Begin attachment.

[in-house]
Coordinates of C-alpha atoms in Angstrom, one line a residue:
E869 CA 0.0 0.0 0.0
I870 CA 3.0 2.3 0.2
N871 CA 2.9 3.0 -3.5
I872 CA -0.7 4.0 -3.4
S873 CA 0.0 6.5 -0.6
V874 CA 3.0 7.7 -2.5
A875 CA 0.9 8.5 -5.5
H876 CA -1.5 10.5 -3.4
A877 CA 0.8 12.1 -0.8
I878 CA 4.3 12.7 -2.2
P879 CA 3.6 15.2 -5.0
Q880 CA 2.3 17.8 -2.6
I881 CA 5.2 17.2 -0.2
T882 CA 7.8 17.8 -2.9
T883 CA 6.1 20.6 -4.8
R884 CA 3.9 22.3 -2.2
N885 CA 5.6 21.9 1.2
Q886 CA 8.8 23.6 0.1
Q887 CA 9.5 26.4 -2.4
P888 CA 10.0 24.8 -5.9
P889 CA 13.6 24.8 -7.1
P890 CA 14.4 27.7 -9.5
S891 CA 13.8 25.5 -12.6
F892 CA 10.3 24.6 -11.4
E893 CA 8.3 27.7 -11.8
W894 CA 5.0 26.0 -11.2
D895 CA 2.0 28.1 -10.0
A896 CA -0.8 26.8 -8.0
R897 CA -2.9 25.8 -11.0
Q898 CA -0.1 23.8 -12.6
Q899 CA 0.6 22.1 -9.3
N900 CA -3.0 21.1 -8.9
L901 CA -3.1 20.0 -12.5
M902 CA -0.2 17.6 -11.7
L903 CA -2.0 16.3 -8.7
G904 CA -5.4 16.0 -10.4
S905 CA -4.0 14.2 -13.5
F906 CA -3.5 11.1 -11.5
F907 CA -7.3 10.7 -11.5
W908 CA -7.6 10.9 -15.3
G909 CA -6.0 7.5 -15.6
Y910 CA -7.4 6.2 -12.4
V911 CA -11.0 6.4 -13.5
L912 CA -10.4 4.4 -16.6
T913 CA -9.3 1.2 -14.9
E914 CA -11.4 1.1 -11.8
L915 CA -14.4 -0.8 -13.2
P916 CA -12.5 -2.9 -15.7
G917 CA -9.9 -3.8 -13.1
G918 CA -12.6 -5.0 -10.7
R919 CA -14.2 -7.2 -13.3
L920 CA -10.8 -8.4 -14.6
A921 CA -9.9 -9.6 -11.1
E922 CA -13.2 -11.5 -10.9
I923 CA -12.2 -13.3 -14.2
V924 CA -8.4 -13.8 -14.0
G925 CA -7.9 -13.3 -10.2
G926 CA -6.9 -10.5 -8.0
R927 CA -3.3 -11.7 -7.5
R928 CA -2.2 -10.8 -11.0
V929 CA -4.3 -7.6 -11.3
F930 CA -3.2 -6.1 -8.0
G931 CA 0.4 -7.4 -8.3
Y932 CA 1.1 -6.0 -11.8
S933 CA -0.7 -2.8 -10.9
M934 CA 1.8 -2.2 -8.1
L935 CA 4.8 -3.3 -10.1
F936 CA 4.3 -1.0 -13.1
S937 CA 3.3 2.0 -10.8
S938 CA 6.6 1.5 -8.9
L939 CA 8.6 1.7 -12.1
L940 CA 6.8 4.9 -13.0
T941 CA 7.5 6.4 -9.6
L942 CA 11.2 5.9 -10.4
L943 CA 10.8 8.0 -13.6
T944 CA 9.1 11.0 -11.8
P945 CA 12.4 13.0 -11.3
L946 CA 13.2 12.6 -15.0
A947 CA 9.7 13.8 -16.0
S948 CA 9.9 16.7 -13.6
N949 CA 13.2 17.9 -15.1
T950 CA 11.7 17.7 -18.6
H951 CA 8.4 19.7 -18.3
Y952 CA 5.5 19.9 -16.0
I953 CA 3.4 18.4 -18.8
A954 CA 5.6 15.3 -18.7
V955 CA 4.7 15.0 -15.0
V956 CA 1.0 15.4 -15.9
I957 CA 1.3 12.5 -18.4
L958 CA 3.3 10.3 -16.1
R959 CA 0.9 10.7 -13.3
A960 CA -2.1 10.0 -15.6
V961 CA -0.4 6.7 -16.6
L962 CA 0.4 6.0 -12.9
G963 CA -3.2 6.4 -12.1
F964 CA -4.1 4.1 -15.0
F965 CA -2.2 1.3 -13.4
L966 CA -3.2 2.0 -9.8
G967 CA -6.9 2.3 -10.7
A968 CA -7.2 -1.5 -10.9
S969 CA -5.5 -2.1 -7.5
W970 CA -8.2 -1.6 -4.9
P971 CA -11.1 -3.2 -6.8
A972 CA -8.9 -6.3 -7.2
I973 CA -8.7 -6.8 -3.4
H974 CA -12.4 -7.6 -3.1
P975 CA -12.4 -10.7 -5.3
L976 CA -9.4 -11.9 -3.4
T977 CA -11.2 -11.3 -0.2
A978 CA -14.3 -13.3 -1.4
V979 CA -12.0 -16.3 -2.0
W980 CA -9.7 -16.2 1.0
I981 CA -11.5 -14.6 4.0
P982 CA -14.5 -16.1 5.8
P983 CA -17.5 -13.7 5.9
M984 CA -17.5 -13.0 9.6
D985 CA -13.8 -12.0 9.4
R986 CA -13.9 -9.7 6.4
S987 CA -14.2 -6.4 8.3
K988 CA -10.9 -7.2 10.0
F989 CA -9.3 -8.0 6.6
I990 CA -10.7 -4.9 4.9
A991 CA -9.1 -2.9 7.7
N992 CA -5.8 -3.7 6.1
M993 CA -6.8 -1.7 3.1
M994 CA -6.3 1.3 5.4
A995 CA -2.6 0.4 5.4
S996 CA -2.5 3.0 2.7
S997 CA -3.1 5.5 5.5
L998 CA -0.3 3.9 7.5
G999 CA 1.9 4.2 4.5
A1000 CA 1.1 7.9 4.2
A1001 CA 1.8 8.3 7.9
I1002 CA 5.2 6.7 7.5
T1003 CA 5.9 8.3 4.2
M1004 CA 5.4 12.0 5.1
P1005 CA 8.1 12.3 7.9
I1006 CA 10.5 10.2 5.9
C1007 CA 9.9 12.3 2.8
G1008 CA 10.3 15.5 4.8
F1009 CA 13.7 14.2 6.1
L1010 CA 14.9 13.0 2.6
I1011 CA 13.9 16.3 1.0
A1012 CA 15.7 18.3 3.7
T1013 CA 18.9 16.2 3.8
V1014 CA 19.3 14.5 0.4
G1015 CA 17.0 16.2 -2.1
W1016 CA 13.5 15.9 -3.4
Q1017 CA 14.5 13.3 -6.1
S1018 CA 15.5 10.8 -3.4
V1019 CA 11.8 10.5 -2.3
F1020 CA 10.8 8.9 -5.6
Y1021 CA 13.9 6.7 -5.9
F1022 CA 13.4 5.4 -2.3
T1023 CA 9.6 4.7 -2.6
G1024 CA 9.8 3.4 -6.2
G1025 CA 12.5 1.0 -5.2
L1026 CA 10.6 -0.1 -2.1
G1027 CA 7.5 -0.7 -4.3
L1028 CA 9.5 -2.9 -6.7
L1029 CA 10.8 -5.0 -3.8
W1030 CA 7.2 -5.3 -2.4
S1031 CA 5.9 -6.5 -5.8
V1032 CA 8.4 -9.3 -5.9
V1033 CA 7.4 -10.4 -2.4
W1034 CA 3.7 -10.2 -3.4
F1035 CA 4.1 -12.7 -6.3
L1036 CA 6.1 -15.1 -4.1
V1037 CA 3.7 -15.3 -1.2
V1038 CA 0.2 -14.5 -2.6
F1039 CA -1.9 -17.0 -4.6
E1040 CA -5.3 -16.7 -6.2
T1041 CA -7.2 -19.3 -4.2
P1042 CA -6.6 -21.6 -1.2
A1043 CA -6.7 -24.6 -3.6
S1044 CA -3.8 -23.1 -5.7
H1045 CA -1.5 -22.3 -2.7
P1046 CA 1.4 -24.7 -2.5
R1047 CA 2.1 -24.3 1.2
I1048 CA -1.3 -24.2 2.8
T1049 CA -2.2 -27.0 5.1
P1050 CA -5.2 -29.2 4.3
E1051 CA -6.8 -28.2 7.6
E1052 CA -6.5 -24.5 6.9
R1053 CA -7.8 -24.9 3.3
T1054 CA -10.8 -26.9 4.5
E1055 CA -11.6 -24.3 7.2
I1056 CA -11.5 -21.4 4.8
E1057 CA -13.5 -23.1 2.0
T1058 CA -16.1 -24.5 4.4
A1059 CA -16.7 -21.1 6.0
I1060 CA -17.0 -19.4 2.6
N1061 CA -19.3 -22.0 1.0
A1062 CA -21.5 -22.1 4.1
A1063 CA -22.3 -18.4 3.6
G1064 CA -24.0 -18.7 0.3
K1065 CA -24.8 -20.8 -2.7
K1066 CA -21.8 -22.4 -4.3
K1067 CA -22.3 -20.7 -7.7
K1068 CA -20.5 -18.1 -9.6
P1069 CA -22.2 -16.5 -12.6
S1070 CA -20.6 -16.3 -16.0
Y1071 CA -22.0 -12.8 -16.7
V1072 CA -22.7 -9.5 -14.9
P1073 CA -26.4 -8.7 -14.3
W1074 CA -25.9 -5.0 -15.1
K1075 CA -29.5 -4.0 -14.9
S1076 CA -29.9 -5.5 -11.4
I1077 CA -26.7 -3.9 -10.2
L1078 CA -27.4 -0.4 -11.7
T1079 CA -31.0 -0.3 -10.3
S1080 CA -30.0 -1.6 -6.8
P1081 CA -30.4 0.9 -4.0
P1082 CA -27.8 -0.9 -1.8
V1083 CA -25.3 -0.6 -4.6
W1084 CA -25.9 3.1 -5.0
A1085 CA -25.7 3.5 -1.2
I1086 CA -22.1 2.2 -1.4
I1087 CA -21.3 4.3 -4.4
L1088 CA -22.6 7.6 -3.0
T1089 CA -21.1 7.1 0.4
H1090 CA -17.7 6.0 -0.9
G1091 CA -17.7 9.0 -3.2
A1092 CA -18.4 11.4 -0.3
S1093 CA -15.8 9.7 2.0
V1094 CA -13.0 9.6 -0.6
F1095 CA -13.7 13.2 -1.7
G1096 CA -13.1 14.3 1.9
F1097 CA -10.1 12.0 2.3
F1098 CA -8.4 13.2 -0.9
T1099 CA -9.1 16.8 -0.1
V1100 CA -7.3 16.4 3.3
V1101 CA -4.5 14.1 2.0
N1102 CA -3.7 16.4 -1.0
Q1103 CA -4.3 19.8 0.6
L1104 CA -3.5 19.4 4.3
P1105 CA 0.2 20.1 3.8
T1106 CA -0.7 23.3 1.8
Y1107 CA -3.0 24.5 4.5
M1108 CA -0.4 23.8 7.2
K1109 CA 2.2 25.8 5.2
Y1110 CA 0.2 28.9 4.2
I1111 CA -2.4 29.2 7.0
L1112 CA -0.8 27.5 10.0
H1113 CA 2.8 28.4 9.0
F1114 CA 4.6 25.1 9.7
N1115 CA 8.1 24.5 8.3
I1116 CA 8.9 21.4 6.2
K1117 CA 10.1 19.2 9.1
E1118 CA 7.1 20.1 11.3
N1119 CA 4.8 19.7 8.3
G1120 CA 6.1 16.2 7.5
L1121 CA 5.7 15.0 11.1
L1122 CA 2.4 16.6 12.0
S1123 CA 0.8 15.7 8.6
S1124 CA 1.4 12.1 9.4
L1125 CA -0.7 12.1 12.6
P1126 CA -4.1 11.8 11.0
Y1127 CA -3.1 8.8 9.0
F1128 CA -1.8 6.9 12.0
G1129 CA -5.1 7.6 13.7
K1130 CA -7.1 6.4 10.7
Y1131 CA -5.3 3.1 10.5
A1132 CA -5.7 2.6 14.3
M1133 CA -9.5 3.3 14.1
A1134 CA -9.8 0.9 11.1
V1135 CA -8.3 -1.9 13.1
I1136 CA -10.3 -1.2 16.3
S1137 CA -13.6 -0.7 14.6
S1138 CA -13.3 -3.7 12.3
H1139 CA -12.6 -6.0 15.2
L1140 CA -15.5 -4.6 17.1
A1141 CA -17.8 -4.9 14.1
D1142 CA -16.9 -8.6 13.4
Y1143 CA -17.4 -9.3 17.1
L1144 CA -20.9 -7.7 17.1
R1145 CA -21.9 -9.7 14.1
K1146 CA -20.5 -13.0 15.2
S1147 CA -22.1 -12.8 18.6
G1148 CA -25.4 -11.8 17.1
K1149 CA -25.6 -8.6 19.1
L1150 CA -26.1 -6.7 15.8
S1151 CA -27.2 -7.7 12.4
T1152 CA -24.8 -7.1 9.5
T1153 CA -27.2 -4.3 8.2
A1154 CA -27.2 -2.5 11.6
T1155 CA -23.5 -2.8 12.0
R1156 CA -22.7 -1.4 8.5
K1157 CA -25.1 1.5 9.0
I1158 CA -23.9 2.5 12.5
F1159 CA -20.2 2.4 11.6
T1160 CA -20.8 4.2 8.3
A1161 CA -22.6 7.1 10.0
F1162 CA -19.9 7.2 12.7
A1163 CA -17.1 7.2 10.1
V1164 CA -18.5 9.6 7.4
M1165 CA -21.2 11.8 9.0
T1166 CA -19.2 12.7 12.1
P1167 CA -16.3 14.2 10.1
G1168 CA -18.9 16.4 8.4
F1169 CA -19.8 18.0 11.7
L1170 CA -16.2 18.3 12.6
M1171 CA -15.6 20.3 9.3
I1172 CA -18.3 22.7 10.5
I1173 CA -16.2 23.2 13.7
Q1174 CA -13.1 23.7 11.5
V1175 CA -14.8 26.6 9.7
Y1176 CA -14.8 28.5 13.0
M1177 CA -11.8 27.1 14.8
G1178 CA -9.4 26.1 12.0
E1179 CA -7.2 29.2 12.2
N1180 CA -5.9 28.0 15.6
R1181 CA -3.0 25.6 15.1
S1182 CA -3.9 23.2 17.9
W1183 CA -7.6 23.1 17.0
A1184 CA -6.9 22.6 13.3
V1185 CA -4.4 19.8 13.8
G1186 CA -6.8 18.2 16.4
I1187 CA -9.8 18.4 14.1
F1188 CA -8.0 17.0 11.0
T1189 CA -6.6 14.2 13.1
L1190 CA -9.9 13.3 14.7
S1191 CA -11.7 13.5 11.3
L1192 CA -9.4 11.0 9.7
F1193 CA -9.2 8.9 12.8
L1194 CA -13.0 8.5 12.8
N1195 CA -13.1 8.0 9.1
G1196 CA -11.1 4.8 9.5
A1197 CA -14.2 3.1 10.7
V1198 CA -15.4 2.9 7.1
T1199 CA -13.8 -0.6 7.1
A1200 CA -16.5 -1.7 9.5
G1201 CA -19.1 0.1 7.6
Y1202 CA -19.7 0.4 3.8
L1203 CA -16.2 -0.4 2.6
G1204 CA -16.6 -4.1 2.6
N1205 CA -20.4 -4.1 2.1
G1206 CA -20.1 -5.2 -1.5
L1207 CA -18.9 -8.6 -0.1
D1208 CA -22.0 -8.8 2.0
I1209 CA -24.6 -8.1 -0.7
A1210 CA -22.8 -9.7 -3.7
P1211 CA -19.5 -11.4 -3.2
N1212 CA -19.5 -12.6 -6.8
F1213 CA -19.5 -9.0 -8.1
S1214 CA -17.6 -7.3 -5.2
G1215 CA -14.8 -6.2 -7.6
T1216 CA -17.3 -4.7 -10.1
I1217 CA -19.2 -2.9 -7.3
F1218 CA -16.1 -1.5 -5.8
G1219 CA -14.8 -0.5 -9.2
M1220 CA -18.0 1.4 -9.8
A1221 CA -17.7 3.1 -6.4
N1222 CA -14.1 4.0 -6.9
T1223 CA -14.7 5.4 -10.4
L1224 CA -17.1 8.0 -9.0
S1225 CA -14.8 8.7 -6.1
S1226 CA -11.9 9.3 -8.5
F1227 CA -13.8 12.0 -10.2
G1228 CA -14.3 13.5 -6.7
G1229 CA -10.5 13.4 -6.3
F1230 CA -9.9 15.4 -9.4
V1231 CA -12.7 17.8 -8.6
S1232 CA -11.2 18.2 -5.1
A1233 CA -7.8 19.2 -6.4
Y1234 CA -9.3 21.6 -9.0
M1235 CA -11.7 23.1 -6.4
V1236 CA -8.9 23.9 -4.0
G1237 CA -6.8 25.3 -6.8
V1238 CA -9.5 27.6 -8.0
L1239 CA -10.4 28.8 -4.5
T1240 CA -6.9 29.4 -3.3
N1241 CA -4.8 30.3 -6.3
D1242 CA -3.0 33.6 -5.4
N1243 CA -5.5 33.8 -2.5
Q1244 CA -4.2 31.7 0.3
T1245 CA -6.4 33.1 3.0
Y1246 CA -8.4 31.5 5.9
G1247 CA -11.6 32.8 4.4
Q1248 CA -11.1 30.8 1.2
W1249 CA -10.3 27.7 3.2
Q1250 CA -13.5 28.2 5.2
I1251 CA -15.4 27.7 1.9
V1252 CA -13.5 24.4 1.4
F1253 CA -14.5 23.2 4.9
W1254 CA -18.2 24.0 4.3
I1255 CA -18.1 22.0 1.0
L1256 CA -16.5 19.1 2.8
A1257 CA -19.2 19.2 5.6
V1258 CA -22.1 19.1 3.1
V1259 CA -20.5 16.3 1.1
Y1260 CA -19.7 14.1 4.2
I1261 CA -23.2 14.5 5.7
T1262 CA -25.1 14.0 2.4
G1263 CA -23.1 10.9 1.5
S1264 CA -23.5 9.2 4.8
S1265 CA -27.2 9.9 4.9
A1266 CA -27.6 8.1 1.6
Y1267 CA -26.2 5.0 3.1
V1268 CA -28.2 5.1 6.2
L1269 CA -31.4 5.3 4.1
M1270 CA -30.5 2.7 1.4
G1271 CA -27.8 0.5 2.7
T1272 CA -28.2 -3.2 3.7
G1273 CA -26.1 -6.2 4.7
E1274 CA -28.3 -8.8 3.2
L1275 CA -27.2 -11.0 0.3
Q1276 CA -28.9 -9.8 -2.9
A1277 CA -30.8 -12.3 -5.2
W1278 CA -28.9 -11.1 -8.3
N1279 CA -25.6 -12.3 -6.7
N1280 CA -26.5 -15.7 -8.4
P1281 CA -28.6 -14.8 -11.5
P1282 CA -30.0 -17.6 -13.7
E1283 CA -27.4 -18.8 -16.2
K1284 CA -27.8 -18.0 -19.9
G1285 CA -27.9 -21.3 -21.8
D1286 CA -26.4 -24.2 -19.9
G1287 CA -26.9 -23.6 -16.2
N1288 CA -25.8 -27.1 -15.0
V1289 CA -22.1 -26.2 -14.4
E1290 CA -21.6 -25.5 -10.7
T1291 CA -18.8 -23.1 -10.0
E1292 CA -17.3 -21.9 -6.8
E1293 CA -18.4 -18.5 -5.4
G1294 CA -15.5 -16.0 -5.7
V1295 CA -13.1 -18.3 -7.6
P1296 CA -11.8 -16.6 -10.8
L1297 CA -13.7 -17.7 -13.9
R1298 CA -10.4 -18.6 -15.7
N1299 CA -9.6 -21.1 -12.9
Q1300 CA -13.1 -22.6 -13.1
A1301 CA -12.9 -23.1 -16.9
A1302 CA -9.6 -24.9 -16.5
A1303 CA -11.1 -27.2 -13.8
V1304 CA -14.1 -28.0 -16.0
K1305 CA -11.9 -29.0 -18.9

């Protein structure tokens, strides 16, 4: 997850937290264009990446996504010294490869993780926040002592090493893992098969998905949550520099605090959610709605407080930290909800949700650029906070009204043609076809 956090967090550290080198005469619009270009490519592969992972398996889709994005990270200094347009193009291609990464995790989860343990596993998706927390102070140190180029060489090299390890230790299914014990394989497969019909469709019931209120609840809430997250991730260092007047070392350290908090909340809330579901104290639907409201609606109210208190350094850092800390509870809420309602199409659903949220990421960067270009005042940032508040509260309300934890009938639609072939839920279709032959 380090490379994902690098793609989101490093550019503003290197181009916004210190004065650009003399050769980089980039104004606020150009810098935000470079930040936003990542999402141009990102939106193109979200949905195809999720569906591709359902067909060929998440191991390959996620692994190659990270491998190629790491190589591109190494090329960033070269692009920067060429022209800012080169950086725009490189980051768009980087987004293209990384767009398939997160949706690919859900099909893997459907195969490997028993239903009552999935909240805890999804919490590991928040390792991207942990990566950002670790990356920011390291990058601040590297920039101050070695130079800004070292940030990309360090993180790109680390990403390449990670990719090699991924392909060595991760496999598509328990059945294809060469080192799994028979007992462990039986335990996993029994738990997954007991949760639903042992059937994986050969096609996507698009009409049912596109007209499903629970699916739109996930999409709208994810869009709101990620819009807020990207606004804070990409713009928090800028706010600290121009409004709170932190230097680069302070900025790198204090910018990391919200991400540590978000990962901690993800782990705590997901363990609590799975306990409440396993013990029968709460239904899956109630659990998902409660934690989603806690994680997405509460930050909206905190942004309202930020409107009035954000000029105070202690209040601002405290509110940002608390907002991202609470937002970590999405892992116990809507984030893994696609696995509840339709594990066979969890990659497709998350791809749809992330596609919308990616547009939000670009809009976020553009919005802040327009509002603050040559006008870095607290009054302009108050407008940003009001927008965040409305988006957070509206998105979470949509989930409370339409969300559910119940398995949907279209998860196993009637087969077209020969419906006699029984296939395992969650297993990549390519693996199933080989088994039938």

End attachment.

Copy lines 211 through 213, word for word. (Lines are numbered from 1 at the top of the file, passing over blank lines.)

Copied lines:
I1077 CA -26.7 -3.9 -10.2
L1078 CA -27.4 -0.4 -11.7
T1079 CA -31.0 -0.3 -10.3